Further confusing about springtails has arisen because they are not easy to categorise, they are neither insects nor crustacean, and thus placed in their own biological class of ‘Collembola’. Despite us not knowing much about these animals, springtails are actually one of the most abundant animals in the soil and are reputed to even be the most abundant animal on the planet. One estimate puts their populations at 100,000 per cubic metre of topsoil. Further confusion arises because whether they are a pest or not depends on the species. For most growers springtails are beneficial because they break down huge volumes of organic matter and recycling nutrients for plants to use. However, there are some species that eat young roots or tubers, and thus are considered a pest in some agricultural crops.
In hydroponic crops springtail populations can build up to very high levels on the inert growing media. This is normally due to them feeding off the algae and biofilms forming. As such, springtails are helping solve the growers problems, not cause them, so be kind to them!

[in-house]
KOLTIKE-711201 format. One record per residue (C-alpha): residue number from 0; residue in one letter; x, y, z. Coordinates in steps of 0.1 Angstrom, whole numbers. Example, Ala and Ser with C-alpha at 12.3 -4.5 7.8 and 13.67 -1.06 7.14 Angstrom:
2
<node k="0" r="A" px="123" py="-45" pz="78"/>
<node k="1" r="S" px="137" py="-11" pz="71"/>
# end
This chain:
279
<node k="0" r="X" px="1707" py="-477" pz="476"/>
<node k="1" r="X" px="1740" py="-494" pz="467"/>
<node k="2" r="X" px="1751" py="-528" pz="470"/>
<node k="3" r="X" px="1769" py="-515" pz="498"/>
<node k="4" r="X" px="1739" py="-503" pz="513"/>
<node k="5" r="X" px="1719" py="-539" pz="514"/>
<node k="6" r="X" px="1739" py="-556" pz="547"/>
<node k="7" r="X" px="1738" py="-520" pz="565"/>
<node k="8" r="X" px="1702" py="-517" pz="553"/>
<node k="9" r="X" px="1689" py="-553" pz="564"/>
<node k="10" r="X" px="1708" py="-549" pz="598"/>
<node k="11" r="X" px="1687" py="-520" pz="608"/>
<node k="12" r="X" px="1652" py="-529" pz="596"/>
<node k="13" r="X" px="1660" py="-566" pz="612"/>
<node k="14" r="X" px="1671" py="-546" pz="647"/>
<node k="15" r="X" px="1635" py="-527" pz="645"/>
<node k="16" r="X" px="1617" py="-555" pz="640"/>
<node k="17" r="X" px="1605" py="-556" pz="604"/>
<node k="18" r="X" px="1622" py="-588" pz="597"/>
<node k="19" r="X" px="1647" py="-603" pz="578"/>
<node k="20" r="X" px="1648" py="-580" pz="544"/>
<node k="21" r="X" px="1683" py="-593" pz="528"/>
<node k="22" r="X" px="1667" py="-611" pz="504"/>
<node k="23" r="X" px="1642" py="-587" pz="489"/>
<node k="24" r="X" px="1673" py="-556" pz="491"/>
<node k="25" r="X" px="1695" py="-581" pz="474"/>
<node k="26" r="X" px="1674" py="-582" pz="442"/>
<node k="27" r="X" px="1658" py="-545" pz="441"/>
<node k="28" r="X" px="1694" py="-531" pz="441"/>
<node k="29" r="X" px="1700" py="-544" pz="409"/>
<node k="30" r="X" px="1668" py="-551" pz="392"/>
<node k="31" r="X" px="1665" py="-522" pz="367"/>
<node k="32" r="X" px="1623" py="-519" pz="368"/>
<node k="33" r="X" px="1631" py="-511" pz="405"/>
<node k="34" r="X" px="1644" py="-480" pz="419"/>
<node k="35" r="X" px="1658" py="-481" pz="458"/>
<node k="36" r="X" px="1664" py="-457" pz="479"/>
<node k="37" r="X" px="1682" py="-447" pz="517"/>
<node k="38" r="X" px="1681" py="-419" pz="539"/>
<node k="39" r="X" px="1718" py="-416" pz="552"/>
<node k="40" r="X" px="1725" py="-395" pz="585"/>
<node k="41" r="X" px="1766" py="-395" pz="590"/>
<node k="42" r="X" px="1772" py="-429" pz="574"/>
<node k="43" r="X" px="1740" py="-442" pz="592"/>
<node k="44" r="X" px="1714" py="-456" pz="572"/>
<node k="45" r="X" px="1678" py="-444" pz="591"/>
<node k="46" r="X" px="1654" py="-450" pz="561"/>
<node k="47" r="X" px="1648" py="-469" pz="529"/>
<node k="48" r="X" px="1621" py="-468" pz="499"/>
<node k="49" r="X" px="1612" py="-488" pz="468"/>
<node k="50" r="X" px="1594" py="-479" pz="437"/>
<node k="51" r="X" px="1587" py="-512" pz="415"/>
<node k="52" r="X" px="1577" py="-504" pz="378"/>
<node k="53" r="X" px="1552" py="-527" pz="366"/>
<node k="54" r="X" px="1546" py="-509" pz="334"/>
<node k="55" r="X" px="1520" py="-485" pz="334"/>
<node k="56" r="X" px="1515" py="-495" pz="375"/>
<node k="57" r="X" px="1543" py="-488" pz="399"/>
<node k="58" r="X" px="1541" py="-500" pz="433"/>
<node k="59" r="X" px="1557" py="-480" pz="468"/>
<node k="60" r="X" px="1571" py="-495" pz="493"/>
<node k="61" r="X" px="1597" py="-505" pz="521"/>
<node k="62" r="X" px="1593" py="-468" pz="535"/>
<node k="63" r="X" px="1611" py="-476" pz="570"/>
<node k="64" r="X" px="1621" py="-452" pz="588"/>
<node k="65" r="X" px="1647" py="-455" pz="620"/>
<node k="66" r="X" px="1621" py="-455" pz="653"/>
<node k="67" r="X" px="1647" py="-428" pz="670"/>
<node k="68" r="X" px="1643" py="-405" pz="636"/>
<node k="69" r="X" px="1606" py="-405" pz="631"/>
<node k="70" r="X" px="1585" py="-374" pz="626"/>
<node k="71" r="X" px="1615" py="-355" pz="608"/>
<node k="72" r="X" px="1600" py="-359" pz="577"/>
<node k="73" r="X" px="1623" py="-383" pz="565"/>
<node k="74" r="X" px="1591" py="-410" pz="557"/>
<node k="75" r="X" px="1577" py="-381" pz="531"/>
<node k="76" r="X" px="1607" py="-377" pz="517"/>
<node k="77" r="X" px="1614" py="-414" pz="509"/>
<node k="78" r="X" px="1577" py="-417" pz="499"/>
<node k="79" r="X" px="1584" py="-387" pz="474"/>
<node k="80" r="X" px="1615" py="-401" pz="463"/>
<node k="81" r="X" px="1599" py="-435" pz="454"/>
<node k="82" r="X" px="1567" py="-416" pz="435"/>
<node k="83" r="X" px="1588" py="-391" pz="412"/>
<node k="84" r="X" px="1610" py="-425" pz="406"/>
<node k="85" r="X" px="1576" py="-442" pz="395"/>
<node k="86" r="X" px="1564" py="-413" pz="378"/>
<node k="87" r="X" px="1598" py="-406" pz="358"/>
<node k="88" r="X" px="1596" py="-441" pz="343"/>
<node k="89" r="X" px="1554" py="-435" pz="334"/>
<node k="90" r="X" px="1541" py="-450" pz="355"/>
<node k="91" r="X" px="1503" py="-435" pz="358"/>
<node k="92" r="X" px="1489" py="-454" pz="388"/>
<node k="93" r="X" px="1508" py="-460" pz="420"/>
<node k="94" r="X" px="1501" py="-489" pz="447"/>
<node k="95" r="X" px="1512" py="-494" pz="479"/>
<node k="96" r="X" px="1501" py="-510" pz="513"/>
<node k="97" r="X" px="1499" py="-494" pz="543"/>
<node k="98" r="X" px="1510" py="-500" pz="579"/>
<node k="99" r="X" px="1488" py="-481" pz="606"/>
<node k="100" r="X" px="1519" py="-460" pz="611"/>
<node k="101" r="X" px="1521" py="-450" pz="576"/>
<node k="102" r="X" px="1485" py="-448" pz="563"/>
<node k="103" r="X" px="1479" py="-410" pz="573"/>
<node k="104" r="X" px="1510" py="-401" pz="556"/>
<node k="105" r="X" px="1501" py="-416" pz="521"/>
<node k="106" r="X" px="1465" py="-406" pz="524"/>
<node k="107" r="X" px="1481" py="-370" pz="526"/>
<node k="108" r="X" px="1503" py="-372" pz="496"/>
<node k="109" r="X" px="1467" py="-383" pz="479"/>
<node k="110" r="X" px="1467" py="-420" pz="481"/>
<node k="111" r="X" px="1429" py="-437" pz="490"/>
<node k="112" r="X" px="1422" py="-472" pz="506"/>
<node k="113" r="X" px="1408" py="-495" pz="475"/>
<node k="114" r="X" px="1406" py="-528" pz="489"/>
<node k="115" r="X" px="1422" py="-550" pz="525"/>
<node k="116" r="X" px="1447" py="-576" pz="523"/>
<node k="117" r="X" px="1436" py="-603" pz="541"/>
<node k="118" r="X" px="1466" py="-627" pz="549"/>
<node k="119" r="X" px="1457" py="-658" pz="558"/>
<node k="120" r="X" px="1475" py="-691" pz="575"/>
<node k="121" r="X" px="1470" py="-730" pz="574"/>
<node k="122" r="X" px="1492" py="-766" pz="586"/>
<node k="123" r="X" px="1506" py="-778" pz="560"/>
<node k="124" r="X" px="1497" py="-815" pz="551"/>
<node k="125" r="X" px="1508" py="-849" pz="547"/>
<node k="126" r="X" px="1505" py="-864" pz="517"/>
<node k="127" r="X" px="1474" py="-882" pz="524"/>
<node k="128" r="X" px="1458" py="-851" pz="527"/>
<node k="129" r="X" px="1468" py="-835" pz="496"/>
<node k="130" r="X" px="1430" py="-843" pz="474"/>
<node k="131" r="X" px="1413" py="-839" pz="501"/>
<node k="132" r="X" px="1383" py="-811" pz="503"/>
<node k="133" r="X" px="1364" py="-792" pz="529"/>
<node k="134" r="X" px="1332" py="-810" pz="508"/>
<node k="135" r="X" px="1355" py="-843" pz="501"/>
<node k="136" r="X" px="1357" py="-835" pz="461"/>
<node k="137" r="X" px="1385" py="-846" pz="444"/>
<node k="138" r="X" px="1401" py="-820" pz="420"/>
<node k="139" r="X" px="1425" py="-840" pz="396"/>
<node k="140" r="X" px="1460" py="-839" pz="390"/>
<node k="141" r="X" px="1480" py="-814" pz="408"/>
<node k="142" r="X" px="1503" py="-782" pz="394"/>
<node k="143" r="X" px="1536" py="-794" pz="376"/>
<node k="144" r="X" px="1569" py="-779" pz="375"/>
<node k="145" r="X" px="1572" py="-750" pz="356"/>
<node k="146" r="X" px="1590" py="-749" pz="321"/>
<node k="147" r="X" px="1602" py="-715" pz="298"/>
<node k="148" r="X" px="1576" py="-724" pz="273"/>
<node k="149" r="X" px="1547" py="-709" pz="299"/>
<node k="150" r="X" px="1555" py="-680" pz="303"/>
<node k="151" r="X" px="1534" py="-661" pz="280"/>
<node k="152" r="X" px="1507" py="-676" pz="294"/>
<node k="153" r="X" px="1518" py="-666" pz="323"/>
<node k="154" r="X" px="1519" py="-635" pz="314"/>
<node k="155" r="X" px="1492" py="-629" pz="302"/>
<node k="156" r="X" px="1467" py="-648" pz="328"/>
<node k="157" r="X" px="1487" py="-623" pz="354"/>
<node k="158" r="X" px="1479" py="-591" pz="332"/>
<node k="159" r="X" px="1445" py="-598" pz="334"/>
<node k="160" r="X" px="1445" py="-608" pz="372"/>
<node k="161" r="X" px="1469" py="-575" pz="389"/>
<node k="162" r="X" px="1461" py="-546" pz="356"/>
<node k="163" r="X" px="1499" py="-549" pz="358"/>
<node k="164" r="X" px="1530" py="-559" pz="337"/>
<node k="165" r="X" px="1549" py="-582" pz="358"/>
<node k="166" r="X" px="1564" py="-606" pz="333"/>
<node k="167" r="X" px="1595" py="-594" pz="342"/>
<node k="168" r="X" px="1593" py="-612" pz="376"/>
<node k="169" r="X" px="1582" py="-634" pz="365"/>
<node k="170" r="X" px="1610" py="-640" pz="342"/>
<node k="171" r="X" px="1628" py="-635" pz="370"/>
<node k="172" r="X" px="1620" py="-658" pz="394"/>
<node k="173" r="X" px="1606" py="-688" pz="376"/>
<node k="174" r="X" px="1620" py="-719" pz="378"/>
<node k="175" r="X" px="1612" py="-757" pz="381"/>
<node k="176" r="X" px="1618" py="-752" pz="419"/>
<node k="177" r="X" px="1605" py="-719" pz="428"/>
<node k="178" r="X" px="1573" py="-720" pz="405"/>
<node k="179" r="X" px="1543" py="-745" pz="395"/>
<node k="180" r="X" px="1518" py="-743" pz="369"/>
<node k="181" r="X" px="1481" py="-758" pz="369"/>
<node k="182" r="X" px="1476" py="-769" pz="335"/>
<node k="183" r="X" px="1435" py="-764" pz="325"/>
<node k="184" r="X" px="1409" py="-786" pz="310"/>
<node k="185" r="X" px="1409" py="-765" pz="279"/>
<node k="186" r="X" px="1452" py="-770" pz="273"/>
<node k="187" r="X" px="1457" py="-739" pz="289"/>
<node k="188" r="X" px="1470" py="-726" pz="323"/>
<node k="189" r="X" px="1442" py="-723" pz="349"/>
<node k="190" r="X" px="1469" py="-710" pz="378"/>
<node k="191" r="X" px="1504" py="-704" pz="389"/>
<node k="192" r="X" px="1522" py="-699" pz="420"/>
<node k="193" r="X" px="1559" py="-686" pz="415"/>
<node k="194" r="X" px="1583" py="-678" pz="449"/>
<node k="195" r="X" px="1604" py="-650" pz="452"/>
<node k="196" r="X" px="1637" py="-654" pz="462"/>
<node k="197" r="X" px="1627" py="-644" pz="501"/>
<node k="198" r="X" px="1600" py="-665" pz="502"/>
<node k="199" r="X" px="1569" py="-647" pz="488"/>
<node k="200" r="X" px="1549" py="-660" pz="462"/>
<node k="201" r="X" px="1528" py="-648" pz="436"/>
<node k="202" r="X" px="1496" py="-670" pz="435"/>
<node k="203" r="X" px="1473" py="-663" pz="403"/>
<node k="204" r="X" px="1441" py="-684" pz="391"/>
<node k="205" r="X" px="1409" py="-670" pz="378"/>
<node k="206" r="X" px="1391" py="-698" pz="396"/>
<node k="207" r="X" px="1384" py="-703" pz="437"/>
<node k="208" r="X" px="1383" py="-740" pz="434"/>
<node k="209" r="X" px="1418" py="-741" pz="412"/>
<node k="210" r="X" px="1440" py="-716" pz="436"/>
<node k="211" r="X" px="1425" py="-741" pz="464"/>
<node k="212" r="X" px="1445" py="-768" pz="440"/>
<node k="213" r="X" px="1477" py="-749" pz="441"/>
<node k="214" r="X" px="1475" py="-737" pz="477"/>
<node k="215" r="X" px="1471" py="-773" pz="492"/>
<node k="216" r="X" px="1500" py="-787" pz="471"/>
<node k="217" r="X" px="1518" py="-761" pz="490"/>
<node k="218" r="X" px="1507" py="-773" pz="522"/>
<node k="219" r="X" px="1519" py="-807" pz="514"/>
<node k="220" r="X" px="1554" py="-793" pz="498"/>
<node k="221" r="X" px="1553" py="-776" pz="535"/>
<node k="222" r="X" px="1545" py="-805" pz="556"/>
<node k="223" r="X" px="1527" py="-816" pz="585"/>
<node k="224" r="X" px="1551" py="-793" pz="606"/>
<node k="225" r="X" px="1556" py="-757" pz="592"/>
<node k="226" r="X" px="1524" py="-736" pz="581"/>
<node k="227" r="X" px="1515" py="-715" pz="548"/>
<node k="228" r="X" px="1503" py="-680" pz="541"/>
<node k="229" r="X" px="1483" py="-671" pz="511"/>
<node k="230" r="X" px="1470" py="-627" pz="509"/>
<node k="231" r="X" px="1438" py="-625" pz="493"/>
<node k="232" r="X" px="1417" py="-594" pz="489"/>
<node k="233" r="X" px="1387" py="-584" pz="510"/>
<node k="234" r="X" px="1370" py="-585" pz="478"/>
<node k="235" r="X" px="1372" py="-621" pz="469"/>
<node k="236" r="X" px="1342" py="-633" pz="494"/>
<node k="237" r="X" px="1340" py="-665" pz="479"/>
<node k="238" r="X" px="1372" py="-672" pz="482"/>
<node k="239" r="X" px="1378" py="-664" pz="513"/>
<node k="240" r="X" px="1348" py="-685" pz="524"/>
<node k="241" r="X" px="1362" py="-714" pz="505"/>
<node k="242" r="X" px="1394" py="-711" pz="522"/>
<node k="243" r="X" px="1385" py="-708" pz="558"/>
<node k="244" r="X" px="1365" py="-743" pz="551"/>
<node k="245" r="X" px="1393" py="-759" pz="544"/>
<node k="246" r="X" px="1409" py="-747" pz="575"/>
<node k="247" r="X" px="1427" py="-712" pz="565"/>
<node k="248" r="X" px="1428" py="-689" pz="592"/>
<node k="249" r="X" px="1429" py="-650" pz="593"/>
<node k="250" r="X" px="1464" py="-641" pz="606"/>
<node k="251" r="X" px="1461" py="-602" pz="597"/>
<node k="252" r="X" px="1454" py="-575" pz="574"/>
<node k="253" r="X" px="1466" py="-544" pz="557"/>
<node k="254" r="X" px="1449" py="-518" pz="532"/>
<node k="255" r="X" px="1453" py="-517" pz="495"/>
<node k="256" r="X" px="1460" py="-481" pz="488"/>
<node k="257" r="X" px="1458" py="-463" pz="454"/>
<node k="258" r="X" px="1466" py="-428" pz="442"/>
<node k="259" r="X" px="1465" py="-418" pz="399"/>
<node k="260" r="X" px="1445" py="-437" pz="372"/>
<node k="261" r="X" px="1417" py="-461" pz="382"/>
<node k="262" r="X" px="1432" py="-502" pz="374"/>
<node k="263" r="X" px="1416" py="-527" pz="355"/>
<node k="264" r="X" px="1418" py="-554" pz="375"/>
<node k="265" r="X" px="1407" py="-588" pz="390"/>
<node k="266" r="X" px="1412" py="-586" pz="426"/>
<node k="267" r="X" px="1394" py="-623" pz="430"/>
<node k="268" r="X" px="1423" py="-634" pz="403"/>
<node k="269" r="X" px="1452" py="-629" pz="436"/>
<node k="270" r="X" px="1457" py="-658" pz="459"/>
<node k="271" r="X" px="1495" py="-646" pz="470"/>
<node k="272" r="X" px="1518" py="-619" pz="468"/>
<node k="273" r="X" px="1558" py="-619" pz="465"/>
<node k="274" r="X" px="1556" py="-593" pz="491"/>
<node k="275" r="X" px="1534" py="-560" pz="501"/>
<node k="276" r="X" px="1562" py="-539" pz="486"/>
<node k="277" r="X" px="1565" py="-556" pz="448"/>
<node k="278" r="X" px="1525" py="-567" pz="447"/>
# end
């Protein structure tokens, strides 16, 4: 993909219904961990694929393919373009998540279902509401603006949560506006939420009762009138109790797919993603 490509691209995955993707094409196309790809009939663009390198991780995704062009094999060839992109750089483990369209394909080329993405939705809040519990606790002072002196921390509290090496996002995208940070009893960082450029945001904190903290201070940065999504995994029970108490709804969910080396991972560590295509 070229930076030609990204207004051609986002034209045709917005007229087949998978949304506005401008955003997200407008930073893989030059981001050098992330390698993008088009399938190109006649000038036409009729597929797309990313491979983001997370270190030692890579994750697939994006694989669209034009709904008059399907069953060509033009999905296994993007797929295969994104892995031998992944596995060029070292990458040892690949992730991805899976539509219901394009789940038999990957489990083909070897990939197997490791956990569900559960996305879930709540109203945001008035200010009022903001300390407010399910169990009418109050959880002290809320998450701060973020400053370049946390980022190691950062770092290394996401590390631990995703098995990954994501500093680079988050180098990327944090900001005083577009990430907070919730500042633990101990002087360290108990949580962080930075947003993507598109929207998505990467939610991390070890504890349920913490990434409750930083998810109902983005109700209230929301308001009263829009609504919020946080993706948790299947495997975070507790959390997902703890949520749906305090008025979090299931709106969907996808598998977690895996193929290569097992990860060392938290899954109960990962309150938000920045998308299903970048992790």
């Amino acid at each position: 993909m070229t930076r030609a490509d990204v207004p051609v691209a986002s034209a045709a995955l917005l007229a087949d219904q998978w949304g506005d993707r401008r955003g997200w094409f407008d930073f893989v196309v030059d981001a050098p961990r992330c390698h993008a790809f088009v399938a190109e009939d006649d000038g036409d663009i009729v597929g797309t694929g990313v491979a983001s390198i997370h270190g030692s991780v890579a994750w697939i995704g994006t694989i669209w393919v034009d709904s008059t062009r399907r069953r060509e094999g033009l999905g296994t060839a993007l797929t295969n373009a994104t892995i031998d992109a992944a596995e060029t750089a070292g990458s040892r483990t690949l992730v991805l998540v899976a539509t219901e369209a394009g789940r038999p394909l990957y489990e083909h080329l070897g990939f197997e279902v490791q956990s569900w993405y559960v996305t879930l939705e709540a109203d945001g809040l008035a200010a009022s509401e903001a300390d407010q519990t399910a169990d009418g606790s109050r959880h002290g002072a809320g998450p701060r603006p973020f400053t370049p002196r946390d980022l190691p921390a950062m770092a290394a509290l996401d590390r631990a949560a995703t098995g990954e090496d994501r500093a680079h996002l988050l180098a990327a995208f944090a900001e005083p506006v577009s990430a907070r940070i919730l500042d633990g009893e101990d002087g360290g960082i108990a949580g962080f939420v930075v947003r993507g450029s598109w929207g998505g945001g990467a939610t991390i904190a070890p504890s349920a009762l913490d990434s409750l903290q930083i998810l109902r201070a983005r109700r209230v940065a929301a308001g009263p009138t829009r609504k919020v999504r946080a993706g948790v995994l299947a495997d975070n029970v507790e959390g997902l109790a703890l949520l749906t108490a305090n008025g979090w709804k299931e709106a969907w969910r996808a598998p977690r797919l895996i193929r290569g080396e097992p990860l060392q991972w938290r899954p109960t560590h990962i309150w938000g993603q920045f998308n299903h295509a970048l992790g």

The larvae of ladybirds look far uglier than the adult form. However, it is actually the larvae that do all the good work for the crop, eating up hundreds of aphids on an infested crop. Despite this, many growers cannot recognise the larvae and might confuse them for a pest. In fact I know of one university professor who mistook them for Colarado Potato Beetles and informed Defra of his shocking find!
They look like ‘aphids on steroids’, but are actually out there eating up hundreds of aphids on your crop. Yes, they might give you a nip on your arm if you get too close but they are most definitely a beneficial animal on your crops!